I am lucky enough to have a front yard and a back yard at my home. In an ideal world I would use these spaces to grow a long-grass prairie, a Carolinian forest, an oak savanna and a wetland, but with 4mX6m (back) and 4mX5m (front) to work with, this is a bit of long shot.
When I moved here 11 years ago the backyard was mostly covered by a corrugated metal garage, the remainder being concrete flagstones. The front was lawn. One of the most heartening experiences of my life was right after tearing down the garage and removing the concrete in the backyard, leaving a muddy mess: within minutes, there were robins picking for worms in the newly exposed soil–the first birds I’d seen in the yard. Within days, the mud was turning green with new plant growth.
Over the years I have been trying to build on that moment by planting as many pollinator-friendly native (and some non-native) plants to create habitat and food for insects (apart from one ruby-throated hummingbird years ago, it has been insects exclusively). The pictures below show just a few of the visitors from the summers of 2018, 2019 and 2020.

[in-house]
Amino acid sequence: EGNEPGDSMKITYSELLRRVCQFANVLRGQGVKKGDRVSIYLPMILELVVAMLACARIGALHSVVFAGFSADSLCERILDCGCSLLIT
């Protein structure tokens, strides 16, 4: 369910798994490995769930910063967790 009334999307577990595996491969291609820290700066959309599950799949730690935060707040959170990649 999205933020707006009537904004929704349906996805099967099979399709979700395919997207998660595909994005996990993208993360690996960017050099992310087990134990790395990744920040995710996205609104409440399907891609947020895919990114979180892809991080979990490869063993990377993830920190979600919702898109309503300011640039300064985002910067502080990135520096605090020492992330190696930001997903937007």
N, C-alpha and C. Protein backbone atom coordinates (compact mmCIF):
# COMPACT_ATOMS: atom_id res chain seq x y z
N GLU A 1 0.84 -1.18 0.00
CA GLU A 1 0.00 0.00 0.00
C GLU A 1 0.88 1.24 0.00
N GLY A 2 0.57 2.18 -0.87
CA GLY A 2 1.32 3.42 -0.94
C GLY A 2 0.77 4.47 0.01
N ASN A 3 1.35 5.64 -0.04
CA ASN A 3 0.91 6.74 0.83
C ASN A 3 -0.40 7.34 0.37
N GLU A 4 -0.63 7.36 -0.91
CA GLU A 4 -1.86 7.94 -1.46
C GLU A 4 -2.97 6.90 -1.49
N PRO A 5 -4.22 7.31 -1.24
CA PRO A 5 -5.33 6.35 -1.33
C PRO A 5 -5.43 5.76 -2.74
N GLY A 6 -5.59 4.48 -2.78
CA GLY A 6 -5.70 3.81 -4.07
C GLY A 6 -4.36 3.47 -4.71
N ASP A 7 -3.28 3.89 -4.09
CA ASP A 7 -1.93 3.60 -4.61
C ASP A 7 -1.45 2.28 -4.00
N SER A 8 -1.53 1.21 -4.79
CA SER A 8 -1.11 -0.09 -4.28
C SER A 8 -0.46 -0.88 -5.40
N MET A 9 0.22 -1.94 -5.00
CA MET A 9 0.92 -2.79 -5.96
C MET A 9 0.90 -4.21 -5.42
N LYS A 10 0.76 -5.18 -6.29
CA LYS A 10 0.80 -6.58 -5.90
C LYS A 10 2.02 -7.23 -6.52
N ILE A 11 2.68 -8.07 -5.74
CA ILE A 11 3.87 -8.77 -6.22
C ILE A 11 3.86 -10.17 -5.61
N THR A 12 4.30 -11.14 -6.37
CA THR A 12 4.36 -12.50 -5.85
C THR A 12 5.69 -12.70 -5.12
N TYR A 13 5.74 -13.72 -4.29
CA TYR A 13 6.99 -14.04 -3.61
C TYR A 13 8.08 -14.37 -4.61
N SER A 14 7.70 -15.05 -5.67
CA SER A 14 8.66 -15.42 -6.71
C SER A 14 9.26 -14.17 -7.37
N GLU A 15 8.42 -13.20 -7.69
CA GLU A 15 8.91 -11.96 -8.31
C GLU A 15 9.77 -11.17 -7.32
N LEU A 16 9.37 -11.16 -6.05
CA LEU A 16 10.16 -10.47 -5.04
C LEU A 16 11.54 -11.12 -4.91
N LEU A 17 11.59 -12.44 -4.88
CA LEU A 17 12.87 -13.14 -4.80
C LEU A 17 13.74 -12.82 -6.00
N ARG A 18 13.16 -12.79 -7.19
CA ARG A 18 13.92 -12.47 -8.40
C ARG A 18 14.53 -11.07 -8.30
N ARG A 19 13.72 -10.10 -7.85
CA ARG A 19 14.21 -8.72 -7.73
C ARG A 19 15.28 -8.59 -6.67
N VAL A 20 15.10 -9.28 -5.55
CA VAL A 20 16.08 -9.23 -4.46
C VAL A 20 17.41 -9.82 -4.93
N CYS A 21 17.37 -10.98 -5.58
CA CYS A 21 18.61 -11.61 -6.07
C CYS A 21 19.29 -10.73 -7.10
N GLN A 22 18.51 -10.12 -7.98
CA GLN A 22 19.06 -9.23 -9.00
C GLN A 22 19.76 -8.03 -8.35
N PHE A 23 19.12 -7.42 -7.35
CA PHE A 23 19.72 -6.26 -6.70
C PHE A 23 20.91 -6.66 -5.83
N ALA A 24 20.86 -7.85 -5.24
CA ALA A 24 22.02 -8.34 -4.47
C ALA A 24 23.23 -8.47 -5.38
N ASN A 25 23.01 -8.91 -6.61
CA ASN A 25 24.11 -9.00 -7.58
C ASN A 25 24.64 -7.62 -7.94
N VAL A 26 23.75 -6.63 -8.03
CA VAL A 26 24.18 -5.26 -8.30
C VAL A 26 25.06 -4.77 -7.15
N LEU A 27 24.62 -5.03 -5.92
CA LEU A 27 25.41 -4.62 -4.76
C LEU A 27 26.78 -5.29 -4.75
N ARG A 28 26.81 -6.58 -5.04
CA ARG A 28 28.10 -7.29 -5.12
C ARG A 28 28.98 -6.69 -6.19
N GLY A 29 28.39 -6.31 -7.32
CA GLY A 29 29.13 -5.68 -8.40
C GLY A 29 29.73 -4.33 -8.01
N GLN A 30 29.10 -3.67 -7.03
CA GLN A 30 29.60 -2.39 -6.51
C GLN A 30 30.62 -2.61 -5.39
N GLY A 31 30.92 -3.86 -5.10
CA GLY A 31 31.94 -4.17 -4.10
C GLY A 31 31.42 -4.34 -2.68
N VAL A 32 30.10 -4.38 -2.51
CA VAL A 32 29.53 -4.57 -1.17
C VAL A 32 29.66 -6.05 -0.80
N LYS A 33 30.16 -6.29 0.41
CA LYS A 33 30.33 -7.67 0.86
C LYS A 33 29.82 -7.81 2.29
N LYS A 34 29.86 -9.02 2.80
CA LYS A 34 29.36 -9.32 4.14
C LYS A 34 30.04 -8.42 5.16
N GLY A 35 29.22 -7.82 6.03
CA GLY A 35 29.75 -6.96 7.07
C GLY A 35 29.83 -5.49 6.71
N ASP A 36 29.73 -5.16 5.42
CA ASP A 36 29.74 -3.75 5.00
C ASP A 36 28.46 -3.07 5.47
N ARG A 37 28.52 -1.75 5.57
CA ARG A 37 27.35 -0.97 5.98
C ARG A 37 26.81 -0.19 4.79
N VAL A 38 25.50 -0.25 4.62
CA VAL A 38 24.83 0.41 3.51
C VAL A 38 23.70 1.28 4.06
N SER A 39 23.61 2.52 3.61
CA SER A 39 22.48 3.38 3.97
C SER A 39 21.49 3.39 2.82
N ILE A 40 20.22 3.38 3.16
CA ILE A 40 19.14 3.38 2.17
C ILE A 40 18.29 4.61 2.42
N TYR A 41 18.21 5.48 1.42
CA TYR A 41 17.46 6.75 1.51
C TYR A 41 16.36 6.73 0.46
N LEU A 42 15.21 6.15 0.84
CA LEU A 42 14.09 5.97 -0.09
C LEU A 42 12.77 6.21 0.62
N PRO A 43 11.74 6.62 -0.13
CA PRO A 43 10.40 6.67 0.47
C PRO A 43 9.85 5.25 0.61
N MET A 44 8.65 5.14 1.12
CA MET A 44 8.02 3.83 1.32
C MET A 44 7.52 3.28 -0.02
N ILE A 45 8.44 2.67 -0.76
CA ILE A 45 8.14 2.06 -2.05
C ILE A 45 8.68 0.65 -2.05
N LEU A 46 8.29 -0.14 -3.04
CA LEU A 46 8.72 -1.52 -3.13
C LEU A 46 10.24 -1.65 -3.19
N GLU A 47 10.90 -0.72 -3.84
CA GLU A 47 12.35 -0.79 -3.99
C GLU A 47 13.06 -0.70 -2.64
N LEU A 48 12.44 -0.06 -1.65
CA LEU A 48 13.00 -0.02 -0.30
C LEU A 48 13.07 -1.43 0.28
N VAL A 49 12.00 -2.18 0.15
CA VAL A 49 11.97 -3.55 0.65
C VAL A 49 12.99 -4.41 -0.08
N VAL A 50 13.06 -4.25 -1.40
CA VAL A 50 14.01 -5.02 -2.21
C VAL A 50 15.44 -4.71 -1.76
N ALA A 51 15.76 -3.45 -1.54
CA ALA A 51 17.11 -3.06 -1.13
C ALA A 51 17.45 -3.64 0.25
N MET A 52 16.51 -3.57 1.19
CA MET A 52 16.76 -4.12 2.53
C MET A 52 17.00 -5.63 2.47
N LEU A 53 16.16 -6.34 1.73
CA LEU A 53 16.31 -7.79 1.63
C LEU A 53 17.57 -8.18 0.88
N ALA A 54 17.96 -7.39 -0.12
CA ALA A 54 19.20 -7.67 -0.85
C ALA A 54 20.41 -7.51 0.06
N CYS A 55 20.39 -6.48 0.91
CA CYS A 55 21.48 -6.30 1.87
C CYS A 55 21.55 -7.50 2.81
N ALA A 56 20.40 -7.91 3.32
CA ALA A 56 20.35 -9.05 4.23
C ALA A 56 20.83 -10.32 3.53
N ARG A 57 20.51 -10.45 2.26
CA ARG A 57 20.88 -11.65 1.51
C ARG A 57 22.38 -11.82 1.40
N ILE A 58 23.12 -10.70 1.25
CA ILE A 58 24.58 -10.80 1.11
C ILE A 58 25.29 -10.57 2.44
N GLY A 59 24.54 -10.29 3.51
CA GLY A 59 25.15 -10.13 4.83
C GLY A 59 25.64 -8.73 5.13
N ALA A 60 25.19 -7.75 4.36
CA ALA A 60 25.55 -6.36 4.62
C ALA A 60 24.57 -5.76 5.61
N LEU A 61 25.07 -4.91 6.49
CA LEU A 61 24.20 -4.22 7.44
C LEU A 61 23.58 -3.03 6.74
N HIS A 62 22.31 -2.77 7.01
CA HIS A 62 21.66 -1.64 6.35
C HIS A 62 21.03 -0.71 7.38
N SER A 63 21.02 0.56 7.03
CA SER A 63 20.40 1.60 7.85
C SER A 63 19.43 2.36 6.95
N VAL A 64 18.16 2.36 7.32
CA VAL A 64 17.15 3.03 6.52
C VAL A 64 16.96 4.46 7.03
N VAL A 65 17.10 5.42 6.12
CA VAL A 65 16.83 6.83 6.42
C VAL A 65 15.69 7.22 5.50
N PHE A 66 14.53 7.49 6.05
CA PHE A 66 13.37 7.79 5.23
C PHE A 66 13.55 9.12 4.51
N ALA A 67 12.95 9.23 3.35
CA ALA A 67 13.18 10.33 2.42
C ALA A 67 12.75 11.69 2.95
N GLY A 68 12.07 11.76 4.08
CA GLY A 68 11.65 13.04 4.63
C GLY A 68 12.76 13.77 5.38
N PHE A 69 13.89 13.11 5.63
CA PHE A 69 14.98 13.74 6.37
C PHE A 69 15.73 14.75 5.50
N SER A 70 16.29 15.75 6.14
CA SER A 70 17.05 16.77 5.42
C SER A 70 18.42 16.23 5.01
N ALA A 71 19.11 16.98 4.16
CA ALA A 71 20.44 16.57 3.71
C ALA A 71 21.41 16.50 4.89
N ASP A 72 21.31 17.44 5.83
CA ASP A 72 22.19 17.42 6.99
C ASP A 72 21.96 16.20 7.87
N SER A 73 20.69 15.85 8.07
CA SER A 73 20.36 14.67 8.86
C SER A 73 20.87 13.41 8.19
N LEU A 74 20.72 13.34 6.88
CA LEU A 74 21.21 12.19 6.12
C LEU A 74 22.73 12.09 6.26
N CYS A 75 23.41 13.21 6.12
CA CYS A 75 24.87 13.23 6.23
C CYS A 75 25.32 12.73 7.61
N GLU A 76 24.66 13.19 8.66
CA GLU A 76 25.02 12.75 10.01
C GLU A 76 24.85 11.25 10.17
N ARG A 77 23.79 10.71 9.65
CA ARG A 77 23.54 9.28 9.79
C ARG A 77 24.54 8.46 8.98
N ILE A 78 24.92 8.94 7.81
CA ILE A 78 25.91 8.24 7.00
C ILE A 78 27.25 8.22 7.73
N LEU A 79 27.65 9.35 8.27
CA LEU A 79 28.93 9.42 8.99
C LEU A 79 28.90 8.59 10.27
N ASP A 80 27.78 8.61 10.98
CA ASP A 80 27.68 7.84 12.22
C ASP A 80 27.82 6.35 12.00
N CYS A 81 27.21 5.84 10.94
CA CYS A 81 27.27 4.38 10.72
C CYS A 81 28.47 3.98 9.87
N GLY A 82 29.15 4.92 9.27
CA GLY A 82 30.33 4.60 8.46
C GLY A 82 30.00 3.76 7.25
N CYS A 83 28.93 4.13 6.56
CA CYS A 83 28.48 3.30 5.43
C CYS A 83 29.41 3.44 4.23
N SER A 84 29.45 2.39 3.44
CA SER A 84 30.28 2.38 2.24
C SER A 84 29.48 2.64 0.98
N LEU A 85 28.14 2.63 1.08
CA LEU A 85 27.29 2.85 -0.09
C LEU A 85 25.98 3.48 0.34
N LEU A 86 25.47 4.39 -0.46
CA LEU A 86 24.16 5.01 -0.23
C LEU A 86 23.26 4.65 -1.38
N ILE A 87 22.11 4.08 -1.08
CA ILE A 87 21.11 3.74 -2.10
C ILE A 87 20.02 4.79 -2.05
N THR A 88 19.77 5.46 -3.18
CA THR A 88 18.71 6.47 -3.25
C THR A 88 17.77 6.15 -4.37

From top left: an Eastern Carpenter Bee (Xylocopa virginica) visiting one of my two Eastern Redbuds (Cercis canadensis); what I think is a Red-Belted Bumble Bee (Bombus rufocinctus) visiting chives; two monarch caterpillars (Danaus plexippus) on common milkweed (Asclepias syriaca); a Bicoloured Agapostemon (Agapostemon viriscens) visiting one of an unidentified thistle; a Black Swallowtail caterpillar (Papilio polyxenes) on my fennel plant; what I think is probably a Spotted Apatelodes caterpillar (Apatelodes torrefacta) on fireweed (Epilobium augustifolium); three young raccoons (Procyon lotor, one of the best Latin names ever), partly concealed by staghorn sumac (Rhus typhina); two recently emerged monarch butterflies; the incredible caterpillar of the Abbott sphinx (Sphecodina abbottii), believed to be a grape mimic; a red-and-blue leafhopper (Graphocephala coccinea) on staghorn sumac; and a Black Swallowtail recently emerged from its chrysalis; a Banded Longhorn Beetle (Typocerus velutinus) on Purple Coneflower (Echinacea purpurea), one of the most pollinator-friendly plants I have; Wild Bergamot (Monarda fistulosa) and Black-eyed Susan (Rudbeckia hirta); the gorgeous little beetle Chilocorus stigma on Common Milkweed; a monarch butterfly on Swamp Milkweed (Asclepias incarnata); an unidentified bee (Megachile inermis, perhaps?) on Butterfly Weed (Asclepias tuberosa). (All photos (c) D. A. Newman)